First Impression Friday will be a meme where you talk about a book that you JUST STARTED! Maybe you’re only a chapter or two in, maybe a little farther. Based on this sampling of your current read, give a few impressions and predict what you’ll think by the end.

9781853260827.OL.0.m“Bleak House is one of Dickens’s finest achievements, establishing his reputation as a serious and mature novelist, as well as a brilliant comic writer. It is at once a complex mystery story that fully engages the reader in the work of detection, and an unforgettable indictment of an indifferent society. Its representations of a great city’s dark underworld, and of the law’s corruption and delay, draw upon the the author’s personal knowledge and experience. But it is his symbolic art that projects these things in a vision that embraces black comedy, cosmic farce, and tragic ruin.

In a unique creative experiment, Dickens divides the narrative between his heroine, Esther Summerson, who is psychologically interesting in her own right, and an unnamed narrator whose perspective both complements and challenges hers.”

I am really stoked to finally read my first Charles Dickens novel in nearly a decade. During my university heyday, I read three of his works – Great Expectations, David Copperfield, and A Tale of Two Cities. Each work aroused in me an appreciation for the Dickensian tale. At the same time, I am a little apprehensive about reading Bleak House; I had the book for years but held off reading it because I am afraid I have lost touch. But nearly ten years since my last Dickens, I realize that I am due for a re-experience.

I was supposed to read Bleak House earlier this year but after realizing how lengthy it is, I held back. I have changed my mind because it is the 12th and last book in my 2020 Beat the Backlist reading challenge. In completing Bleak House, I am basically hitting two birds with one stone. Well, I am actually hitting three birds because the novel also forms part of the 1,001 Books You Must Read Before You Die. It is didn’t hurt that the novel was recommended by two fellow (and devout) book bloggers.

I just started reading the novel and barely 10% of the story. The introduction and the preface to the novel gave me some understanding and background on what the novel is about. It was in chapter three that I met the the novel’s heroine, Esther Summerson. Esther reminds me of Pip (of Great Expectations) and David Copperfield since they all have the same background – the three of them are orphans. Pip and David are also two of my favorite literary characters because of their tenacity, overcoming every challenge thrown in their way.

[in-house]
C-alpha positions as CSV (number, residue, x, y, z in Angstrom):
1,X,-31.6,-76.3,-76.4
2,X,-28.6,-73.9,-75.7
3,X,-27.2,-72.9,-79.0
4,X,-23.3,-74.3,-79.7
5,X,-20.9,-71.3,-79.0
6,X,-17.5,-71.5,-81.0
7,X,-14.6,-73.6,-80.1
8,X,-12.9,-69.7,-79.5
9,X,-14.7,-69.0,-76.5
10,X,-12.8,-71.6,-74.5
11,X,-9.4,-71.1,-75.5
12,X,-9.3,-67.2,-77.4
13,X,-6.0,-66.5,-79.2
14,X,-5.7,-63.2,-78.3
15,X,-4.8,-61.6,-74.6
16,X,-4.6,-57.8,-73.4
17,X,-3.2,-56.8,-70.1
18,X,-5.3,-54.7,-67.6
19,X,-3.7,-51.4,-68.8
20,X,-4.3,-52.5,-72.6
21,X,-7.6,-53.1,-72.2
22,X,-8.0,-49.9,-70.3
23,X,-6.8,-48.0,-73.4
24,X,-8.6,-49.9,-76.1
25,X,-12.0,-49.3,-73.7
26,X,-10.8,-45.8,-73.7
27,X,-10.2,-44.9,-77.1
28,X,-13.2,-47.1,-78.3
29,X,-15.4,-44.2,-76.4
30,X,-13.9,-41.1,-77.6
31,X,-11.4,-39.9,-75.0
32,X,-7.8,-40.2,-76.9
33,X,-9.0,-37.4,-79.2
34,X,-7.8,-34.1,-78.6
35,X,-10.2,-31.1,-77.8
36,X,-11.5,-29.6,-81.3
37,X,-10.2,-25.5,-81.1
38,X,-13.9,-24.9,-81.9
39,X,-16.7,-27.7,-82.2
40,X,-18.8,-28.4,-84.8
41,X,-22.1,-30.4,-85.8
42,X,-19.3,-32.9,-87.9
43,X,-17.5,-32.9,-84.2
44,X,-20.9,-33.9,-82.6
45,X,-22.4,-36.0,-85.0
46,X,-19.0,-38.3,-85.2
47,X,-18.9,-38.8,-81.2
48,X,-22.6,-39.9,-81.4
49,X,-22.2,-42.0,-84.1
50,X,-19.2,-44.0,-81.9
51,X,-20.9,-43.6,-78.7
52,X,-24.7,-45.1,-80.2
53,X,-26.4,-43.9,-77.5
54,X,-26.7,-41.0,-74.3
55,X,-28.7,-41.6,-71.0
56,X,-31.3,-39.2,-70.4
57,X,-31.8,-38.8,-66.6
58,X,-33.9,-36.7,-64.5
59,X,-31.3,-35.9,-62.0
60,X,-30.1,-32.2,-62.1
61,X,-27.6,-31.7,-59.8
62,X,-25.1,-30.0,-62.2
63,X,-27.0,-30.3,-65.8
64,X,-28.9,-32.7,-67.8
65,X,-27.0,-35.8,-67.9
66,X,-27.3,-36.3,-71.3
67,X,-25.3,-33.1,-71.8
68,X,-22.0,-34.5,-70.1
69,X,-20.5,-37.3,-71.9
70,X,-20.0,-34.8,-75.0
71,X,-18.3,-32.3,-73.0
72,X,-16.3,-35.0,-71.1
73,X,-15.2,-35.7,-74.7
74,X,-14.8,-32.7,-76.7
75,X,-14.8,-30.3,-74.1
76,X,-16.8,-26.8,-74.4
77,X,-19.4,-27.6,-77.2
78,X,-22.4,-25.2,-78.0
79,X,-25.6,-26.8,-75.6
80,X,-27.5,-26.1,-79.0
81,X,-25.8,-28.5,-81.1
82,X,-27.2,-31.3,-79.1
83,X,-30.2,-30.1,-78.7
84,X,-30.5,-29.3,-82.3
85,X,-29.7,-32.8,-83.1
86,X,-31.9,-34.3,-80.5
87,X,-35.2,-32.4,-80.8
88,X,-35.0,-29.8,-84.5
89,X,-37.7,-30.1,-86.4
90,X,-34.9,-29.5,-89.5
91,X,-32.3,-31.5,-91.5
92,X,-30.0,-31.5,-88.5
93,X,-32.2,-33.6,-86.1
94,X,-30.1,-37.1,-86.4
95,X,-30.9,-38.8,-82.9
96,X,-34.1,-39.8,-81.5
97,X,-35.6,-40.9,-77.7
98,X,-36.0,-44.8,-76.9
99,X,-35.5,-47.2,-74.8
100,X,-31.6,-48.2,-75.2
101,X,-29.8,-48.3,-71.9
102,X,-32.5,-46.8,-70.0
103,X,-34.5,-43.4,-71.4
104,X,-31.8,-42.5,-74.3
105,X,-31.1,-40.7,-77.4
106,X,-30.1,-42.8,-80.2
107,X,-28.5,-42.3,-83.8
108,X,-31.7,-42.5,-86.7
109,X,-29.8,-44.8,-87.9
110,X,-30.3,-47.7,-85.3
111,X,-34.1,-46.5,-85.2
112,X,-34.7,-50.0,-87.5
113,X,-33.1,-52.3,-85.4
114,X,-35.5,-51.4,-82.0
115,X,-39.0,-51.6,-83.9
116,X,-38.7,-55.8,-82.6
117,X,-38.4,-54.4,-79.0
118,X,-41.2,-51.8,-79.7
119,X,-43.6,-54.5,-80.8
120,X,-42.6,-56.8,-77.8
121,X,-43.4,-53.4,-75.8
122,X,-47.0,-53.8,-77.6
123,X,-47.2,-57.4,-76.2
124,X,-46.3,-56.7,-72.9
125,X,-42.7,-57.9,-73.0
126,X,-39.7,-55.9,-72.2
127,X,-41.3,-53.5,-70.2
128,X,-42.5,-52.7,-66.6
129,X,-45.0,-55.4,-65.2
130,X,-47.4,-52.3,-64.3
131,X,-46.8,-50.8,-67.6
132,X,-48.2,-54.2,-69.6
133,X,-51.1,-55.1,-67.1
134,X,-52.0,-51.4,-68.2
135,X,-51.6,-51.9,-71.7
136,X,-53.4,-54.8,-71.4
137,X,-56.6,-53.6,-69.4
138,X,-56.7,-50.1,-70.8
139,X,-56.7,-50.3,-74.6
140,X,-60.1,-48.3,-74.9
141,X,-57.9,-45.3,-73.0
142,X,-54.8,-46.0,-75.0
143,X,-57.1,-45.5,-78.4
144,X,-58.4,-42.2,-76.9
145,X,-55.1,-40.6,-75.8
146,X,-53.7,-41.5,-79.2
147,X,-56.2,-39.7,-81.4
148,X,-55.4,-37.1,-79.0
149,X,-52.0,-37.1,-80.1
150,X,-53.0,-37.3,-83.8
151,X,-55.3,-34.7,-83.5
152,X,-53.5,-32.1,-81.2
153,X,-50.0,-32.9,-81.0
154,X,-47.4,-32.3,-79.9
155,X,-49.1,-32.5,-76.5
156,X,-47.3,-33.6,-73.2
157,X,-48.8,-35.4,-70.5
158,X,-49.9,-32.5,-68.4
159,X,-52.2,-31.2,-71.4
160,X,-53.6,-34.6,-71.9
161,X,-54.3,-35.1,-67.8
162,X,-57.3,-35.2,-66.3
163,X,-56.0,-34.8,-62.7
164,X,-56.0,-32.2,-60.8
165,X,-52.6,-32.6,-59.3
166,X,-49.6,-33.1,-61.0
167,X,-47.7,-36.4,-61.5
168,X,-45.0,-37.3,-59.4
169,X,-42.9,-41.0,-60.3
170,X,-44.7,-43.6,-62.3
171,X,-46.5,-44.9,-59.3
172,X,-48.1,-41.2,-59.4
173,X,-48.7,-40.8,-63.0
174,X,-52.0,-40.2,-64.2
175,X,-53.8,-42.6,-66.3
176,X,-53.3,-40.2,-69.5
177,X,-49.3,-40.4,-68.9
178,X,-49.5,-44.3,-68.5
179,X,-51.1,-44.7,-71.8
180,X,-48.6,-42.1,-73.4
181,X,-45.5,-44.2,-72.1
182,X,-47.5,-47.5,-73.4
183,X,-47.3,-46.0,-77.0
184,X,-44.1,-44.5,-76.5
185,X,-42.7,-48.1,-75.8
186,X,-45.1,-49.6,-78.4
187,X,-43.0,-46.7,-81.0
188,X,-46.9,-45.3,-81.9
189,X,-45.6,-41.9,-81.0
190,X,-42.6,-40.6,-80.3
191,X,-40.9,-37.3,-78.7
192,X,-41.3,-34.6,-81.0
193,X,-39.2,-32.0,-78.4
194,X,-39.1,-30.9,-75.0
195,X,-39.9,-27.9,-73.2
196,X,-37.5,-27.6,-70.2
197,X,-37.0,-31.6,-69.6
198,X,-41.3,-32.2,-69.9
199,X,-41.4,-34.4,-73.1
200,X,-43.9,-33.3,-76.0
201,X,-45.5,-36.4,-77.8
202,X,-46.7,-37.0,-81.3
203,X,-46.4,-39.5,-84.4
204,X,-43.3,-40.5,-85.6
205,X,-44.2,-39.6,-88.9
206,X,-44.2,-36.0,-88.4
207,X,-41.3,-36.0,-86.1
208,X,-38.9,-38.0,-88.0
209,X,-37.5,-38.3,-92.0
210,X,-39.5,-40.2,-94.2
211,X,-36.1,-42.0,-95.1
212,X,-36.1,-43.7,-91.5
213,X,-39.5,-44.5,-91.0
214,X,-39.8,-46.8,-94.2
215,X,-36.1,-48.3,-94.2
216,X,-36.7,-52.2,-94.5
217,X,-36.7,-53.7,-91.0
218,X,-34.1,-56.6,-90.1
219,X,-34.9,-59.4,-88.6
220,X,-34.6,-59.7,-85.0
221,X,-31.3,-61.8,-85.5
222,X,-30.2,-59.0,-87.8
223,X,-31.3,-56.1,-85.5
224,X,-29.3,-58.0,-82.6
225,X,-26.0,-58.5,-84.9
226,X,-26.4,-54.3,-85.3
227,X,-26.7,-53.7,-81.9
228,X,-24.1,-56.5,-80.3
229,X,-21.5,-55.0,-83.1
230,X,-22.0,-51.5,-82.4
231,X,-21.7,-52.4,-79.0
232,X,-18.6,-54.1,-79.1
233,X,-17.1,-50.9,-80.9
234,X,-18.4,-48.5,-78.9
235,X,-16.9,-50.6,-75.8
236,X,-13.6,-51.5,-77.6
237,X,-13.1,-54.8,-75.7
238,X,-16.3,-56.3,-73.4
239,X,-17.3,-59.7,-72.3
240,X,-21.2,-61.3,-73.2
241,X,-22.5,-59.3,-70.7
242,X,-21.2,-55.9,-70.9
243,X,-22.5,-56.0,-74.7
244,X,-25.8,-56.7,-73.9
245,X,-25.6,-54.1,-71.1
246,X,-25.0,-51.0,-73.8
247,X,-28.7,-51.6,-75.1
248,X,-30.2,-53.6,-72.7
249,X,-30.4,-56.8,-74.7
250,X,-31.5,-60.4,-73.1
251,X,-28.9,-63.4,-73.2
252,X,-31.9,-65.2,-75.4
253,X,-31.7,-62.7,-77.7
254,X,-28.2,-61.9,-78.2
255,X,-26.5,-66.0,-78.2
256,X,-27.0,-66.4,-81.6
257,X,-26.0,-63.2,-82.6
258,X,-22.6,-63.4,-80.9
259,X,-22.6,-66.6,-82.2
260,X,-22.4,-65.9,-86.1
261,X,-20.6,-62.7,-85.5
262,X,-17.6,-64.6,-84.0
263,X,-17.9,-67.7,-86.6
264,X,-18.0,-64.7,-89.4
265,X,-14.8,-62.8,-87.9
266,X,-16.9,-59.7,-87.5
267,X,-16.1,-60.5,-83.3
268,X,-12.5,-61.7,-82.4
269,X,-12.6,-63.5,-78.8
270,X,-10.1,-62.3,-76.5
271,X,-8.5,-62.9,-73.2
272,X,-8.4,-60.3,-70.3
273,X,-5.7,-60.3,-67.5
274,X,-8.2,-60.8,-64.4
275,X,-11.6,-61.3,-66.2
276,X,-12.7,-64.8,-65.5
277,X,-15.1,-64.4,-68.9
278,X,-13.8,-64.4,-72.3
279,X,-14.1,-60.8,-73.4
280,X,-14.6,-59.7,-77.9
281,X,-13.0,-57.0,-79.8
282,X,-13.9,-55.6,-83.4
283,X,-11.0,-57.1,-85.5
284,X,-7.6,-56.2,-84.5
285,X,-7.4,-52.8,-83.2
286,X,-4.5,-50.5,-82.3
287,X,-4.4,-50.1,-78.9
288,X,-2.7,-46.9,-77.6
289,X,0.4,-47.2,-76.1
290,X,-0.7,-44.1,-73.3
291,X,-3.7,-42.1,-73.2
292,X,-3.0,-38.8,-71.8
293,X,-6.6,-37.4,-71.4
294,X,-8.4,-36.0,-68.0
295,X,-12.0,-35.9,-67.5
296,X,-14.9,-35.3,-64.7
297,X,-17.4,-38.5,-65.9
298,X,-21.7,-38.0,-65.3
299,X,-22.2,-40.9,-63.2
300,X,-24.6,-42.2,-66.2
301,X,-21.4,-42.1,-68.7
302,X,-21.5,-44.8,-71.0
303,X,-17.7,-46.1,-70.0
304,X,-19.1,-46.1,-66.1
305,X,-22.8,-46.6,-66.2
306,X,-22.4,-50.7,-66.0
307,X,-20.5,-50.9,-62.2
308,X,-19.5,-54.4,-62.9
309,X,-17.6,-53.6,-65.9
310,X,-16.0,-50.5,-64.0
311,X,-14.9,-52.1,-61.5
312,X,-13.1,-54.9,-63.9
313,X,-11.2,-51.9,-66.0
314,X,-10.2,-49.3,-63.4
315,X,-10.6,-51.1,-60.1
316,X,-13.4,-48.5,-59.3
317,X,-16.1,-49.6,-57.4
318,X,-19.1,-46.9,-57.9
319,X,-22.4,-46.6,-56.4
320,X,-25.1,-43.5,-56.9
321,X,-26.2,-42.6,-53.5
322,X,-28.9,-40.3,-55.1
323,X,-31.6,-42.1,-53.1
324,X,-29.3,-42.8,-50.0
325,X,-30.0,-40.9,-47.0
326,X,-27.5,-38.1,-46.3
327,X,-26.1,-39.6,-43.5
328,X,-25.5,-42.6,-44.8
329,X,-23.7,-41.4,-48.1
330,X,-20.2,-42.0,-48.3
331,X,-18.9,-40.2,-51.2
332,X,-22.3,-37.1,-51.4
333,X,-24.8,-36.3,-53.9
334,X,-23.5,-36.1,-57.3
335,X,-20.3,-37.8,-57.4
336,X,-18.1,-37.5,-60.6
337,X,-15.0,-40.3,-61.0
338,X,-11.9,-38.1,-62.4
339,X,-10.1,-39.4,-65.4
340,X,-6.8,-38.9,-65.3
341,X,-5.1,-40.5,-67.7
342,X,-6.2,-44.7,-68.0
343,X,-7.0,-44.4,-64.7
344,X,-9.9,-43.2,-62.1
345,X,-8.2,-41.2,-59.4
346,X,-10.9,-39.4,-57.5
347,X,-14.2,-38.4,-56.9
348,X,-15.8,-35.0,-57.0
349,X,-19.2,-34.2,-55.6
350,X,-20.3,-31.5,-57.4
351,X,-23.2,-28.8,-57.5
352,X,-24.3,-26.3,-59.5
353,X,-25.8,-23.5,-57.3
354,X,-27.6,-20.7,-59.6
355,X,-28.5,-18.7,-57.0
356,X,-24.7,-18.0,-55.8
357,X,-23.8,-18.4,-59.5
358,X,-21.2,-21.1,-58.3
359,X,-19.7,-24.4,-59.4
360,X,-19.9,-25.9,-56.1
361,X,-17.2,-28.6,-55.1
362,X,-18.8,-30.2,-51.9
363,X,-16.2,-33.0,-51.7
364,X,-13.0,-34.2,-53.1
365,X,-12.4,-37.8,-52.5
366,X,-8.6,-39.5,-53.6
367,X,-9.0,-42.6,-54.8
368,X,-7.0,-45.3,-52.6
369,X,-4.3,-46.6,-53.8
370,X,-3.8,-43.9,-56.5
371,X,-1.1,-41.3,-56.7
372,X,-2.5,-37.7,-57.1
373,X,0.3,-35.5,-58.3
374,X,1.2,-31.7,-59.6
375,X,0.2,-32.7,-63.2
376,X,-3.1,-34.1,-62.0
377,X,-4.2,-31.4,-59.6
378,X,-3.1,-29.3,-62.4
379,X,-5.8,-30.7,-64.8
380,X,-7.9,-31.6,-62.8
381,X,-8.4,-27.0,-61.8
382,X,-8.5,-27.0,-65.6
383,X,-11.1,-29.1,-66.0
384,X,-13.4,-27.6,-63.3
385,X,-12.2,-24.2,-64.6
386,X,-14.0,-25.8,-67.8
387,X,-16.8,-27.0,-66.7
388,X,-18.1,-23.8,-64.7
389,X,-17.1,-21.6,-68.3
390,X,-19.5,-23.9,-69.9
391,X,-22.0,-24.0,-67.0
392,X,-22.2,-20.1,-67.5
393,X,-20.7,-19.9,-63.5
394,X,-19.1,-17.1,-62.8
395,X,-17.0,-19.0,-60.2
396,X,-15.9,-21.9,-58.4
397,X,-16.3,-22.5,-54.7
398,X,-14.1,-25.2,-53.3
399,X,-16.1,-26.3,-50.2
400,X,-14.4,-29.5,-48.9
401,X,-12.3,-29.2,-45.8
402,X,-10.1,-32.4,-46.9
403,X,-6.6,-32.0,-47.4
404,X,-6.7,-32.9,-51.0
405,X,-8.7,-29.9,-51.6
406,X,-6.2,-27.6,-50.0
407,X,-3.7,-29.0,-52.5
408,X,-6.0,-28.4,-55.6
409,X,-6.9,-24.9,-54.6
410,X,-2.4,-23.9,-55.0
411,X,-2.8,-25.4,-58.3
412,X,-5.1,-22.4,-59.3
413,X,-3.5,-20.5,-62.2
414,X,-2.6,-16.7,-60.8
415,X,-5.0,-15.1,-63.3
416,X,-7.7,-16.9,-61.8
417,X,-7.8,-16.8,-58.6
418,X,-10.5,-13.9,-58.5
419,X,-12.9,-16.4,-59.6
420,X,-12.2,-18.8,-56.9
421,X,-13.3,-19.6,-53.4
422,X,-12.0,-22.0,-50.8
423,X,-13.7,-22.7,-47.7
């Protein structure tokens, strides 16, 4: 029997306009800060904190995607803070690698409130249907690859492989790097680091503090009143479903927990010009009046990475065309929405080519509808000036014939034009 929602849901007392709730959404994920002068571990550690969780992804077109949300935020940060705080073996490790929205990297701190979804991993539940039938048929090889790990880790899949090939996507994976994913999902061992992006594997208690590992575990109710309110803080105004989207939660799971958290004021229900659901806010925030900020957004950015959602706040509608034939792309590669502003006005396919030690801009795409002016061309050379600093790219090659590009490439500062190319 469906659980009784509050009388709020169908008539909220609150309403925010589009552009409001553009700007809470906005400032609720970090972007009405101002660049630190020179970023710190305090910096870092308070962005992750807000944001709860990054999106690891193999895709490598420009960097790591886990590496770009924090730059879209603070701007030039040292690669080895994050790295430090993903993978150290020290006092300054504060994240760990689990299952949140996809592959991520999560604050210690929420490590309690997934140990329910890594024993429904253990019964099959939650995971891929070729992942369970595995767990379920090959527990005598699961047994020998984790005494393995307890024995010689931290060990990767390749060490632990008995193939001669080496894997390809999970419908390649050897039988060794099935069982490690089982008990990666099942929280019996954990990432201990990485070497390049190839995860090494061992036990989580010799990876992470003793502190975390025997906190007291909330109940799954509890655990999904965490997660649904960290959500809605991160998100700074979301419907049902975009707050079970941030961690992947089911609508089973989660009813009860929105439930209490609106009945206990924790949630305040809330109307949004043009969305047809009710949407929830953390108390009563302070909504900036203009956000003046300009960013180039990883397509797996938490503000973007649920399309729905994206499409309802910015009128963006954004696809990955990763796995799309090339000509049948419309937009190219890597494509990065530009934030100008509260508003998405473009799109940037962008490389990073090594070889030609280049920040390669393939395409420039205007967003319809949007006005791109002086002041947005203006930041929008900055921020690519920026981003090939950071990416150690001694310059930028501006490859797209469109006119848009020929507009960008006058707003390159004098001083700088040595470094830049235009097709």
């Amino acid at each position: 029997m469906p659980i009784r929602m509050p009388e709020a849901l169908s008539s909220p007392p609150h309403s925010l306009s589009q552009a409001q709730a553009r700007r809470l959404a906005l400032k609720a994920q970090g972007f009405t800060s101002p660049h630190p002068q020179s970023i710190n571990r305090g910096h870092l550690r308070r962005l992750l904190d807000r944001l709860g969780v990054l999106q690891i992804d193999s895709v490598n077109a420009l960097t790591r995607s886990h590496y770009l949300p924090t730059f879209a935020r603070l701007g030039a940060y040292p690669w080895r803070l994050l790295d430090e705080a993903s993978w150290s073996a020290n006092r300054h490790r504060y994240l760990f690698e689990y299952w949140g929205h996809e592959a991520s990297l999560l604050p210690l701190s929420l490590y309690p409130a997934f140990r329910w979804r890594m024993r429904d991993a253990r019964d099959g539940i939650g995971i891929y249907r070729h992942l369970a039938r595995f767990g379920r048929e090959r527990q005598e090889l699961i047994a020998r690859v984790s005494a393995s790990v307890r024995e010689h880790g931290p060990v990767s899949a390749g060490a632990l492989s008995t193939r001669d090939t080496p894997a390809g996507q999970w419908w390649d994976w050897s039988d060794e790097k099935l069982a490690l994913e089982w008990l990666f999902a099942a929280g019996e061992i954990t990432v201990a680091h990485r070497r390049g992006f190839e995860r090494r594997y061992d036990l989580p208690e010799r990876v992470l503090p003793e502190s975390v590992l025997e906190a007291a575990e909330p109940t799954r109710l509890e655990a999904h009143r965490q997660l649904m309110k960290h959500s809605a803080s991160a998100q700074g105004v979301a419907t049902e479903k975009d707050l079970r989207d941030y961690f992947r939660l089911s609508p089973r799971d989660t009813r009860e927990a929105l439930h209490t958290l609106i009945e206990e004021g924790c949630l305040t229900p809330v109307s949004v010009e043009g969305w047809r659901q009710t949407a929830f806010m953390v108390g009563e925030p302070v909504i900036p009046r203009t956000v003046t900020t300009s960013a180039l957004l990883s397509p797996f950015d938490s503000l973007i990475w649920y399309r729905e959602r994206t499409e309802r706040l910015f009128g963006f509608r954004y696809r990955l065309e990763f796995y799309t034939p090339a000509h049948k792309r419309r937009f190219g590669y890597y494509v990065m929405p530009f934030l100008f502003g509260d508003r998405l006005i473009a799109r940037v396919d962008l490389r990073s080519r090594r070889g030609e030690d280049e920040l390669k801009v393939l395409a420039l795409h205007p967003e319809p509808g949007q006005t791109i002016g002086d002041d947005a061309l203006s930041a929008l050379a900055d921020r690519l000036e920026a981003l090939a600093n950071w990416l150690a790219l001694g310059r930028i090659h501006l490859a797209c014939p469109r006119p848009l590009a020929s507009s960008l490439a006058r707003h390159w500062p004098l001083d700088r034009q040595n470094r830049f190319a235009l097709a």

In the same Dickensian spirit, I can slightly surmise that Esther is also bound to meet and conquer some challenges along the way. It is through these challenges that Esther learns and grows in the Victorian environment that Dickens vividly paints through his prose. It’s not going to surprise me if the story turns into a coming-of-age. Lo and behold, readers who’ve read some of Dickens’ other works can establish the pattern.

From the synopsis and the introduction, there is another thing that stands out for me. Bleak House is also about the deplorable state of Victorian London. I am hypothesizing that Bleak House is not only the physical manifestation of the structure that houses the firm Jarndyce and Jarndyce. I can see that Bleak House is also an allegory representing how Dickens view London, or at least what has become of it.

Interestingly, it seems that Esther Summerson is the only female narrator in Dickens’ entire literary ensemble. If such is true, then I guess he is the antithesis of Sidney Sheldon who, in eighteen works but one (Doomsday Conspiracy), used female characters as the dames of his narrative. Don’t get me wrong though. I am not trying to contrast the two writers for they belong to entirely different eras. I am just a mere admirer of Sheldon’s works.

With its length and with month end reporting looming, it is going to take me at least a week to complete the novel. Thankfully, the language is easy to follow. Or maybe because I am familiar with the language of English literary classics already. Whatever it is, I am looking forward to Bleak House. It does seem to have a very interesting premise.

How about you fellow reader, what book are you going to read this weekend? I hope it is a book that you’ve been looking forward to. I hope you enjoy it. Keep safe, and happy weekend! To my Muslim friends, Eid Mubarak!